- Aubrey: Aubrey is a resident at the Meadowlake nursing home where Fiona is admitted. He is a man who, like Fiona, is dealing with the effects of dementia. Fiona forms a deep and seemingly romantic connection with Aubrey, which both surprises and confounds Grant. Aubrey’s presence in Fiona’s life becomes a source of both tension and reflection for Grant.
These three characters are the primary focus of “The Bear Came Over the Mountain.” The story revolves around their complex emotions, relationships, and the challenges they face as they confront the impact of Alzheimer’s disease on their lives. Other minor characters, such as nursing home staff and fellow residents, appear in the story to provide context and support the narrative, but Grant, Fiona, and Aubrey are the central figures driving the plot and themes of the story.
What Is the Irony of the Story the Bear Came Over the Mountain?
The irony in Alice Munro’s short story “The Bear Came Over the Mountain” lies in the unexpected and complex emotions and relationships that develop as a result of the characters’ actions and circumstances. The story presents several layers of irony:
- Irony of Love and Memory: The central irony of the story is that Fiona, who is suffering from Alzheimer’s disease and is losing her memory, forms a deep emotional connection with another resident, Aubrey, at the Meadowlake nursing home. This is ironic because Fiona often forgets her own husband, Grant, but she remembers and bonds with Aubrey. The irony lies in the fact that, despite the devastation of her memory loss, Fiona is still capable of forming new emotional connections, even though they are transient.
- Irony of Grant’s Emotions: Grant, the protagonist, experiences a complex mix of emotions as he grapples with his wife’s attachment to Aubrey. Initially, he feels jealousy and insecurity, which is ironic given that he had been unfaithful to Fiona in the past. This irony highlights the complexity of human emotions and the unpredictability of how individuals respond to challenging situations.
- Irony of Grant’s Decision: Grant’s decision to admit Fiona to the nursing home, Meadowlake, is driven by his desire to ensure her well-being and proper care. However, he is initially unaware of the nursing home’s policy that prohibits family visits during the first month of admission. The irony here is that Grant’s well-intentioned decision to provide the best care for his wife inadvertently results in a month of separation, during which Fiona forms her connection with Aubrey.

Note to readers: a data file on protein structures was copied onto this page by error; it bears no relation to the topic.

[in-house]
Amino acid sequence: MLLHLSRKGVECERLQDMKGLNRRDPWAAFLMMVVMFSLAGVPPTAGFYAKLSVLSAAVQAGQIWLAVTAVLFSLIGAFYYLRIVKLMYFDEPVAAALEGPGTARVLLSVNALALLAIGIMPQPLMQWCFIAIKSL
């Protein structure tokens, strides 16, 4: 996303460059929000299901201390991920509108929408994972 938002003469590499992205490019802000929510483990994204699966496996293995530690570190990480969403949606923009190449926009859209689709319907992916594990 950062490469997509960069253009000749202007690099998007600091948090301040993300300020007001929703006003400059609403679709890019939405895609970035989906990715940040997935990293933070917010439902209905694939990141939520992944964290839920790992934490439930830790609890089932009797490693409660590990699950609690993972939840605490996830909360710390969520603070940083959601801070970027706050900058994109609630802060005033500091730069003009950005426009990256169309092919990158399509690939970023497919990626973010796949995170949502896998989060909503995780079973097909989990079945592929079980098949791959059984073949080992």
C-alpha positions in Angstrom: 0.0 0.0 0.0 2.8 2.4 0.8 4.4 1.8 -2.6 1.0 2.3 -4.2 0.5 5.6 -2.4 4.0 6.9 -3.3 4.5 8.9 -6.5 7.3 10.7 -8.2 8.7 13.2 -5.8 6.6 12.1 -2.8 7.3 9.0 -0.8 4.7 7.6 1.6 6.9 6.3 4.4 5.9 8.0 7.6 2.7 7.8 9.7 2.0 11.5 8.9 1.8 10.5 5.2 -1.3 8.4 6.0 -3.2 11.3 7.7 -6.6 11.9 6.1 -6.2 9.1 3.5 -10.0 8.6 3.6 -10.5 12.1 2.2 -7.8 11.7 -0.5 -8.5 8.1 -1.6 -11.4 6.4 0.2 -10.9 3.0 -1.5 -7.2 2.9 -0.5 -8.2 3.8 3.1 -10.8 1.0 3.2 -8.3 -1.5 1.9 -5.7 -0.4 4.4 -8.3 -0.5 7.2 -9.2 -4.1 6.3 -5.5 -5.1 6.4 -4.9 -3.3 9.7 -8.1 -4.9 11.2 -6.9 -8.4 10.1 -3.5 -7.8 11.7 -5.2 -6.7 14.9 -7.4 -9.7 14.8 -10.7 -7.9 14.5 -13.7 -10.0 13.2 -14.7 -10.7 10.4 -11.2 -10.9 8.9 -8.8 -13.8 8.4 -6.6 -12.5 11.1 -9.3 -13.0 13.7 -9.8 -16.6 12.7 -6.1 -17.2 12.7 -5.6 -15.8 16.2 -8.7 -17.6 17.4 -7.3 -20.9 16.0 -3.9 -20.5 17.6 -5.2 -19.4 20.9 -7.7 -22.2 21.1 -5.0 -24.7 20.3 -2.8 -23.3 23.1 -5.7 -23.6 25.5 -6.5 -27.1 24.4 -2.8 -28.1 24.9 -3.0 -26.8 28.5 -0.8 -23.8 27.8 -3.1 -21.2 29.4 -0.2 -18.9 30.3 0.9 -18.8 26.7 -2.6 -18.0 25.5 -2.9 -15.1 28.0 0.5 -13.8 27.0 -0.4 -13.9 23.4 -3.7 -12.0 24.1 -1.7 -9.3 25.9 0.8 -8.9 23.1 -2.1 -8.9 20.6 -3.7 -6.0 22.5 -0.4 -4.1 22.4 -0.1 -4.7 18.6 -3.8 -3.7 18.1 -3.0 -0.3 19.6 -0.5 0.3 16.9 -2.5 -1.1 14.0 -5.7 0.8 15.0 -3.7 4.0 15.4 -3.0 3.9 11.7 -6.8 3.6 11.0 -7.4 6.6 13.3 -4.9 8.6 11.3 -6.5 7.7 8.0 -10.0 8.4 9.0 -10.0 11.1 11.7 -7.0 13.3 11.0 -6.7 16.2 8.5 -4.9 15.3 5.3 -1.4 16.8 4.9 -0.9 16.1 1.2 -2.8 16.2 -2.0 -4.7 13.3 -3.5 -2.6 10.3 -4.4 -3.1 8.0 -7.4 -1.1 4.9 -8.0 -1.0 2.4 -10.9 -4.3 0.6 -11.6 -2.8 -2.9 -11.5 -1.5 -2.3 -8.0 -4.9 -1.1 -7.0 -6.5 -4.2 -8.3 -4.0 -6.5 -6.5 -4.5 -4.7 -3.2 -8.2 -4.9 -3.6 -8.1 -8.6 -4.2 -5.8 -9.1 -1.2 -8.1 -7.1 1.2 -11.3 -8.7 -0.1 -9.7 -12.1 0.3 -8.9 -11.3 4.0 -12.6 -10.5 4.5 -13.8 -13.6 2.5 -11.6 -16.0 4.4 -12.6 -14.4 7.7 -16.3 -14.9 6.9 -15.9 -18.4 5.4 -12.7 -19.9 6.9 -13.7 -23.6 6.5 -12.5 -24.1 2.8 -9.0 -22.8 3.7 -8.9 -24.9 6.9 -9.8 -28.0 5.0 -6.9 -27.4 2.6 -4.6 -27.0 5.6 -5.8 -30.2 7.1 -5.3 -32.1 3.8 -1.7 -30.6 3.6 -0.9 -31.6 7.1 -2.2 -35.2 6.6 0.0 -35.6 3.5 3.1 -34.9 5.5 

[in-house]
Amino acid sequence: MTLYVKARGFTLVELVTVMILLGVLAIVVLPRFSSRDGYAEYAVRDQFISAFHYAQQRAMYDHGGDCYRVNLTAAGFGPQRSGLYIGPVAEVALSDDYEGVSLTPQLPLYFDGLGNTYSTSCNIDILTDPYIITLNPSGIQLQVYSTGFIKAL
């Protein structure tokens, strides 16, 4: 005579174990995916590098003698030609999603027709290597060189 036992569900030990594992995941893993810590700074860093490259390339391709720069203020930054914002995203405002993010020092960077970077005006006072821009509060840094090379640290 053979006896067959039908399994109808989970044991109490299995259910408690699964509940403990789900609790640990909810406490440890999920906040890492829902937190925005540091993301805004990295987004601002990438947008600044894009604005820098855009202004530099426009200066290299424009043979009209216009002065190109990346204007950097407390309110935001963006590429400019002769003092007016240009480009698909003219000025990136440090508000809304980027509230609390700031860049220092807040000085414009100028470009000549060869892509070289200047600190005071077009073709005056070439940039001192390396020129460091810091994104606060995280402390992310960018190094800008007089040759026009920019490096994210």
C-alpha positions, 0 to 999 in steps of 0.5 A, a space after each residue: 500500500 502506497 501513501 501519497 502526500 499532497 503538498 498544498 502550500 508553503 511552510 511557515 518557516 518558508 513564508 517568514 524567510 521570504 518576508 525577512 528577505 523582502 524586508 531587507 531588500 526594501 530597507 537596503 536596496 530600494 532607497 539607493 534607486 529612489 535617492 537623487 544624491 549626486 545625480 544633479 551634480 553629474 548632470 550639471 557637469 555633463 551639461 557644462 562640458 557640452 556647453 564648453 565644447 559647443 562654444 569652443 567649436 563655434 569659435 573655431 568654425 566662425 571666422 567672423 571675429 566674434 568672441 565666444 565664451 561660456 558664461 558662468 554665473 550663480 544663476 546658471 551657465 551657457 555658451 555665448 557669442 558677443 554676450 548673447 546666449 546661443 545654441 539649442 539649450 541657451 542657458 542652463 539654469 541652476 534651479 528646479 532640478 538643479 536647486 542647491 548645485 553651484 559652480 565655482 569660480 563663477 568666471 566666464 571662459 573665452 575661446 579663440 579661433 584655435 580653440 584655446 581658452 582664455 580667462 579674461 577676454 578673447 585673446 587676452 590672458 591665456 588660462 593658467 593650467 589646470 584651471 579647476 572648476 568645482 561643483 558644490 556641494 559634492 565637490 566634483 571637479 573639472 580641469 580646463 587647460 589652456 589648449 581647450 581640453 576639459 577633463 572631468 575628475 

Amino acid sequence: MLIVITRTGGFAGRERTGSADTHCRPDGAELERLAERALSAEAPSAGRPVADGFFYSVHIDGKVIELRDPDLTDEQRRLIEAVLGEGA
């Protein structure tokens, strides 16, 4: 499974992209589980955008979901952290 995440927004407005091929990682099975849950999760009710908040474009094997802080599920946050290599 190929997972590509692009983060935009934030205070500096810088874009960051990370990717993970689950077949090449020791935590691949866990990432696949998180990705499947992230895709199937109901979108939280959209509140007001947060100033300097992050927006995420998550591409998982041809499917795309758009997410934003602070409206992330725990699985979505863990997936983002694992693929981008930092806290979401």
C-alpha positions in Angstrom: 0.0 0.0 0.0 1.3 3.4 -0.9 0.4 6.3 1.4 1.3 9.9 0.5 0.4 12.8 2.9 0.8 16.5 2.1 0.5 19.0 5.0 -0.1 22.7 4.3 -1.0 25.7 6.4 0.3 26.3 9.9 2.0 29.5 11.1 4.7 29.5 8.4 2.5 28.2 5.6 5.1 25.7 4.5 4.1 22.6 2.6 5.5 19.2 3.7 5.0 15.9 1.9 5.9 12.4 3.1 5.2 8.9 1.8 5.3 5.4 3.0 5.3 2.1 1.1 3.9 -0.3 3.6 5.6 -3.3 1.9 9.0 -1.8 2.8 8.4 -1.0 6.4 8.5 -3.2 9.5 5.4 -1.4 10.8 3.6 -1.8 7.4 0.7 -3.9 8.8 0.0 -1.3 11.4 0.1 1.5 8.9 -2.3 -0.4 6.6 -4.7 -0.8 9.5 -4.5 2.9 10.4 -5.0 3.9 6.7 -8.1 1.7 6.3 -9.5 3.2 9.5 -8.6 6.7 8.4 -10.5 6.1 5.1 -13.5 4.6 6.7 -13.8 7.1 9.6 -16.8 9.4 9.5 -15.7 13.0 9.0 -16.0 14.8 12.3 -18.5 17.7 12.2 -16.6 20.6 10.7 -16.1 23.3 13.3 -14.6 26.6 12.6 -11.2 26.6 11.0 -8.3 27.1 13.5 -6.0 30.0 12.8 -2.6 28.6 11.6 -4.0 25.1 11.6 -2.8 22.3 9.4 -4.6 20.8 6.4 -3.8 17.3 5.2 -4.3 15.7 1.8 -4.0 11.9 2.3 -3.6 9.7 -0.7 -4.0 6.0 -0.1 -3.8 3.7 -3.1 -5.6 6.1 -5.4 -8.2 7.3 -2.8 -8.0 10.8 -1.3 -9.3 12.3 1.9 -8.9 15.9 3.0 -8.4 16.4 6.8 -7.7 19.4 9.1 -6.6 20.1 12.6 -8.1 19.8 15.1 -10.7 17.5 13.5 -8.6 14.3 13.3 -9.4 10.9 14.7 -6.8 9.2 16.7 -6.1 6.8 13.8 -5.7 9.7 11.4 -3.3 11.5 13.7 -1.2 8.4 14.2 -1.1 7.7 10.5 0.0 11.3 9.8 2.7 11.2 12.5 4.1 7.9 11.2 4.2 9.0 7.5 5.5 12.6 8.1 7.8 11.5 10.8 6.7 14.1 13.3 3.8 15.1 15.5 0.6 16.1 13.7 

- Irony of Acceptance: As the story progresses, Grant eventually comes to accept Fiona’s attachment to Aubrey. This acceptance is ironic because it contradicts his initial feelings of jealousy and insecurity. Grant realizes that Fiona’s relationship with Aubrey is helping her cope with her illness and provides her with a sense of comfort and companionship.
Overall, the story’s irony underscores the complexities of human emotions and the unpredictability of how individuals respond to challenging and emotionally charged situations. It highlights the paradoxes and unexpected twists that can occur in relationships, especially when dealing with issues like memory loss and aging.
What Happens at the End of the Bear Came Over the Mountain?
At the end of Alice Munro’s short story “The Bear Came Over the Mountain,” the narrative closes with a poignant and bittersweet resolution. After the events and emotional turmoil that transpire throughout the story, the ending reveals Grant’s acceptance of his wife Fiona’s attachment to another resident named Aubrey at the Meadowlake nursing home.
In the final scenes, Grant visits Fiona at Meadowlake, and he observes that Fiona’s bond with Aubrey has deepened. She appears to be content and happy in her connection with him, even though she often forgets Grant and her own history with him due to her Alzheimer’s disease.
The story ends with Grant’s realization that Fiona’s relationship with Aubrey has become a source of comfort and companionship for her, helping her navigate the challenges of her illness. Grant accepts this new reality and begins to visit Fiona regularly at Meadowlake, recognizing that their love, though changed and evolving, still exists in its own unique way.
The ending is bittersweet as it conveys both the sadness of Fiona’s memory loss and the complexities of their evolving relationship, while also highlighting the enduring nature of love and the ability to find connection and solace in unexpected places. It’s a conclusion that captures the complexities of human emotions and relationships in the face of Alzheimer’s disease and aging.
What Is the Movie Away from Her About?
“Away from Her” is a 2006 Canadian drama film directed by Sarah Polley. The film is based on the short story “The Bear Came Over the Mountain” by Alice Munro. The story and the film explore the themes of aging, memory loss, love, and the challenges of maintaining relationships in the face of Alzheimer’s disease.
The movie revolves around the following key elements: